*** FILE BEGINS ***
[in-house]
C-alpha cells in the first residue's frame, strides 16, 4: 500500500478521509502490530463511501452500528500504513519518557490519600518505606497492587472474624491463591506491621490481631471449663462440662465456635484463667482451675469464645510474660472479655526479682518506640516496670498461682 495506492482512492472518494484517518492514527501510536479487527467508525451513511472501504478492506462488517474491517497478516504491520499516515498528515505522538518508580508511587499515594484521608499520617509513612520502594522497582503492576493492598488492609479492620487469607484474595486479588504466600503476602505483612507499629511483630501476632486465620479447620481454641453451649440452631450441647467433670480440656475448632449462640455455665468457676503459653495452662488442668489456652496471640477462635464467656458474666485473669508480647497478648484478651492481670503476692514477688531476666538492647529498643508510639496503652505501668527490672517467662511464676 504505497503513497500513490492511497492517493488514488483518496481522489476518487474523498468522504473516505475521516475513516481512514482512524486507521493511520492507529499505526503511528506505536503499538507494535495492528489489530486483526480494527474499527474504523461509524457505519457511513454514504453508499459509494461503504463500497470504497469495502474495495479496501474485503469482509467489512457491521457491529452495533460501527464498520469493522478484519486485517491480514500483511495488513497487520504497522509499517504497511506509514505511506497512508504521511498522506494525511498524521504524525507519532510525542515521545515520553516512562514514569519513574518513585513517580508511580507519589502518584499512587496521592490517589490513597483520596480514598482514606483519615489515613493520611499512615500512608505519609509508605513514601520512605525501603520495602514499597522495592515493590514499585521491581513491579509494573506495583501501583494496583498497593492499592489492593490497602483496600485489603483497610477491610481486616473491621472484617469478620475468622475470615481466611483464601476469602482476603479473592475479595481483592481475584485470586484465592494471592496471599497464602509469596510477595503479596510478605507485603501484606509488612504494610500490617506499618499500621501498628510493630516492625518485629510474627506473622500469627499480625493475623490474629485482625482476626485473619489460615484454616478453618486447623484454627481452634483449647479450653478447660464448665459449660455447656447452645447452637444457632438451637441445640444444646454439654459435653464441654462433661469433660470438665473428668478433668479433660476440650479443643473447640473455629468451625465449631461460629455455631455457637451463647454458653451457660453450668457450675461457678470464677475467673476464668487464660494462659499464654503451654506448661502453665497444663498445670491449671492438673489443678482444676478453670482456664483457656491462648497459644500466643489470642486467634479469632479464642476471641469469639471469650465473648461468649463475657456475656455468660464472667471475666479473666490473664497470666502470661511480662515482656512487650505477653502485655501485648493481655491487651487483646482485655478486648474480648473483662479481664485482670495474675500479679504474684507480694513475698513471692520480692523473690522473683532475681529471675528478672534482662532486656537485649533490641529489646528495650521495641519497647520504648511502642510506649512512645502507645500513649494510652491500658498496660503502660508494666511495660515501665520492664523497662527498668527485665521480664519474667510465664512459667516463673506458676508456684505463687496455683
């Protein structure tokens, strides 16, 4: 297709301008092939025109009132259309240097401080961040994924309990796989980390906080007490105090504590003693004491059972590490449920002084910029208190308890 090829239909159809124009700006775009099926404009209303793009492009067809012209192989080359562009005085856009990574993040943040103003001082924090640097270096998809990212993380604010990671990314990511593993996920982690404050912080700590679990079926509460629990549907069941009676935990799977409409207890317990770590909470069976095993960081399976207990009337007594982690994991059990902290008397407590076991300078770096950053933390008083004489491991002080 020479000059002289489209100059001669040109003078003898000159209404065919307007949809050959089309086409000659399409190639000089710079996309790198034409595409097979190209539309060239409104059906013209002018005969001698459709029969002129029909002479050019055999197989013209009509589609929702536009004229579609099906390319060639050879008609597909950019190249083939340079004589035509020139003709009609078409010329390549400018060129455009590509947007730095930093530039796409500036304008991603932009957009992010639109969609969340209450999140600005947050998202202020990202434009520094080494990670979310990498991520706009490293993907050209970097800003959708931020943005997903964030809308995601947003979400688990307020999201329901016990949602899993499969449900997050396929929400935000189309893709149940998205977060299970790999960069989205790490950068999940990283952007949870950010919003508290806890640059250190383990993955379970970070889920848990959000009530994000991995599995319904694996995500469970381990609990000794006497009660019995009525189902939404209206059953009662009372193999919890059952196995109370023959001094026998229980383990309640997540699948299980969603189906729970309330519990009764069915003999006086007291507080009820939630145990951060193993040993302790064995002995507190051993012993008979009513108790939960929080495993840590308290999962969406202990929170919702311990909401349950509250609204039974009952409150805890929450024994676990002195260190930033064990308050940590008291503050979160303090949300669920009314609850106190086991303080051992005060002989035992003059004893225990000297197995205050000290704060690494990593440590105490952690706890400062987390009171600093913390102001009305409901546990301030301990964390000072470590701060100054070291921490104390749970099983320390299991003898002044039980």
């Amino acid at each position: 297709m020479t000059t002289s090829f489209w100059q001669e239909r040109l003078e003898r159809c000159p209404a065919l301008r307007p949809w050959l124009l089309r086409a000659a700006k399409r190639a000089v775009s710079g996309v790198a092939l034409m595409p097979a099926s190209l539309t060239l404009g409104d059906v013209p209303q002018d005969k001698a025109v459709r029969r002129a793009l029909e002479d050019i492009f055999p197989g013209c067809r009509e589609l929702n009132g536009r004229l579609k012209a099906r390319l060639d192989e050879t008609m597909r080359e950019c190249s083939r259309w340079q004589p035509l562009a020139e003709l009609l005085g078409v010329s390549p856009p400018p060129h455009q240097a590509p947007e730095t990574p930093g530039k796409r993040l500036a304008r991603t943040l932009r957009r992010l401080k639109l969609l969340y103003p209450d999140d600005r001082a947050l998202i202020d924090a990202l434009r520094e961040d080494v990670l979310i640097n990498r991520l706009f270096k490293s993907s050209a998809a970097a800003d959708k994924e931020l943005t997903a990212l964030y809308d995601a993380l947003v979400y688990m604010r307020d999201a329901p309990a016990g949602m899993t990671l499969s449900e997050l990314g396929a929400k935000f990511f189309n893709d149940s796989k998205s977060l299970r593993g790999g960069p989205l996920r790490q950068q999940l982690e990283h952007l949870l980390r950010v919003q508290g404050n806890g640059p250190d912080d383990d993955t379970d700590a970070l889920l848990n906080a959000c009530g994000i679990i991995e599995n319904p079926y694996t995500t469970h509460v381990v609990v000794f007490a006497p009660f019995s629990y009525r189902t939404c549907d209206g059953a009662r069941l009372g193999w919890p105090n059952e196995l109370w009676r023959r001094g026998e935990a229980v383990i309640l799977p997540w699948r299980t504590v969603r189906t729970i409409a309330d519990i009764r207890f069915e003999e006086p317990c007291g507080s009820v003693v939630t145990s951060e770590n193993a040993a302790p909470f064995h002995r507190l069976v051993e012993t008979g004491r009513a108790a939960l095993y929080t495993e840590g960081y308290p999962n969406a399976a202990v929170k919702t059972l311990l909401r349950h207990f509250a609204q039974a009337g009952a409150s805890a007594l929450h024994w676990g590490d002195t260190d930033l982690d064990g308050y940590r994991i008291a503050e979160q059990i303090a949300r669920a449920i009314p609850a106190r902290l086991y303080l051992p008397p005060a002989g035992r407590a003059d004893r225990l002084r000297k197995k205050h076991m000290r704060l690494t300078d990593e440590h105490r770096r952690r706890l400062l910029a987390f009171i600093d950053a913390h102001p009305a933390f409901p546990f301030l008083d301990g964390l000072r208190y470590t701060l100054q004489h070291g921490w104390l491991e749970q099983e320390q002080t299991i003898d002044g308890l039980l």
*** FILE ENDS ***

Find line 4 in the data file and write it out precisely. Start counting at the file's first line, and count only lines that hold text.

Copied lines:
């Amino acid at each position: 297709m020479t000059t002289s090829f489209w100059q001669e239909r040109l003078e003898r159809c000159p209404a065919l301008r307007p949809w050959l124009l089309r086409a000659a700006k399409r190639a000089v775009s710079g996309v790198a092939l034409m595409p097979a099926s190209l539309t060239l404009g409104d059906v013209p209303q002018d005969k001698a025109v459709r029969r002129a793009l029909e002479d050019i492009f055999p197989g013209c067809r009509e589609l929702n009132g536009r004229l579609k012209a099906r390319l060639d192989e050879t008609m597909r080359e950019c190249s083939r259309w340079q004589p035509l562009a020139e003709l009609l005085g078409v010329s390549p856009p400018p060129h455009q240097a590509p947007e730095t990574p930093g530039k796409r993040l500036a304008r991603t943040l932009r957009r992010l401080k639109l969609l969340y103003p209450d999140d600005r001082a947050l998202i202020d924090a990202l434009r520094e961040d080494v990670l979310i640097n990498r991520l706009f270096k490293s993907s050209a998809a970097a800003d959708k994924e931020l943005t997903a990212l964030y809308d995601a993380l947003v979400y688990m604010r307020d999201a329901p309990a016990g949602m899993t990671l499969s449900e997050l990314g396929a929400k935000f990511f189309n893709d149940s796989k998205s977060l299970r593993g790999g960069p989205l996920r790490q950068q999940l982690e990283h952007l949870l980390r950010v919003q508290g404050n806890g640059p250190d912080d383990d993955t379970d700590a970070l889920l848990n906080a959000c009530g994000i679990i991995e599995n319904p079926y694996t995500t469970h509460v381990v609990v000794f007490a006497p009660f019995s629990y009525r189902t939404c549907d209206g059953a009662r069941l009372g193999w919890p105090n059952e196995l109370w009676r023959r001094g026998e935990a229980v383990i309640l799977p997540w699948r299980t504590v969603r189906t729970i409409a309330d519990i009764r207890f069915e003999e006086p317990c007291g507080s009820v003693v939630t145990s951060e770590n193993a040993a302790p909470f064995h002995r507190l069976v051993e012993t008979g004491r009513a108790a939960l095993y929080t495993e840590g960081y308290p999962n969406a399976a202990v929170k919702t059972l311990l909401r349950h207990f509250a609204q039974a009337g009952a409150s805890a007594l929450h024994w676990g590490d002195t260190d930033l982690d064990g308050y940590r994991i008291a503050e979160q059990i303090a949300r669920a449920i009314p609850a106190r902290l086991y303080l051992p008397p005060a002989g035992r407590a003059d004893r225990l002084r000297k197995k205050h076991m000290r704060l690494t300078d990593e440590h105490r770096r952690r706890l400062l910029a987390f009171i600093d950053a913390h102001p009305a933390f409901p546990f301030l008083d301990g964390l000072r208190y470590t701060l100054q004489h070291g921490w104390l491991e749970q099983e320390q002080t299991i003898d002044g308890l039980l």